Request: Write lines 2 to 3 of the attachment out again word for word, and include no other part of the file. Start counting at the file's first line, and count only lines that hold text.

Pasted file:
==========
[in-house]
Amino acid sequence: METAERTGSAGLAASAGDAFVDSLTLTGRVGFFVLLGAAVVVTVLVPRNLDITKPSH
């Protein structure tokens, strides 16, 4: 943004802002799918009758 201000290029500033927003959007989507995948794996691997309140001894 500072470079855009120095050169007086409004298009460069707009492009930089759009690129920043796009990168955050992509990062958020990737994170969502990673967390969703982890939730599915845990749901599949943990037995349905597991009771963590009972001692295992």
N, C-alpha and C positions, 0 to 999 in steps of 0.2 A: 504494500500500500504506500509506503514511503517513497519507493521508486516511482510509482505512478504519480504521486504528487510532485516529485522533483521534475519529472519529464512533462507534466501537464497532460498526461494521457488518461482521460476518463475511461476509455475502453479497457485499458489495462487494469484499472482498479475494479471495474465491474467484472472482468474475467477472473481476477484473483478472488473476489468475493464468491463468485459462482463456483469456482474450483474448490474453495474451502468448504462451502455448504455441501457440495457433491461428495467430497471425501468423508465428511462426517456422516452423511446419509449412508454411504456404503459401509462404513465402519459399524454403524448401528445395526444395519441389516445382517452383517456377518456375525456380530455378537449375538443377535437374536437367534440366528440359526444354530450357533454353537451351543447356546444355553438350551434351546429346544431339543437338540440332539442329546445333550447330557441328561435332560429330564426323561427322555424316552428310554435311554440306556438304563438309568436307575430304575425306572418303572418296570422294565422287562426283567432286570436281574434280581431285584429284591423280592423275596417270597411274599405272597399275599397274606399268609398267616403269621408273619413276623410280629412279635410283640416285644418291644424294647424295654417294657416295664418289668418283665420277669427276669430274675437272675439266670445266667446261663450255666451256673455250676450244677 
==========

Amino acid sequence: METAERTGSAGLAASAGDAFVDSLTLTGRVGFFVLLGAAVVVTVLVPRNLDITKPSH
């Protein structure tokens, strides 16, 4: 943004802002799918009758 201000290029500033927003959007989507995948794996691997309140001894 500072470079855009120095050169007086409004298009460069707009492009930089759009690129920043796009990168955050992509990062958020990737994170969502990673967390969703982890939730599915845990749901599949943990037995349905597991009771963590009972001692295992």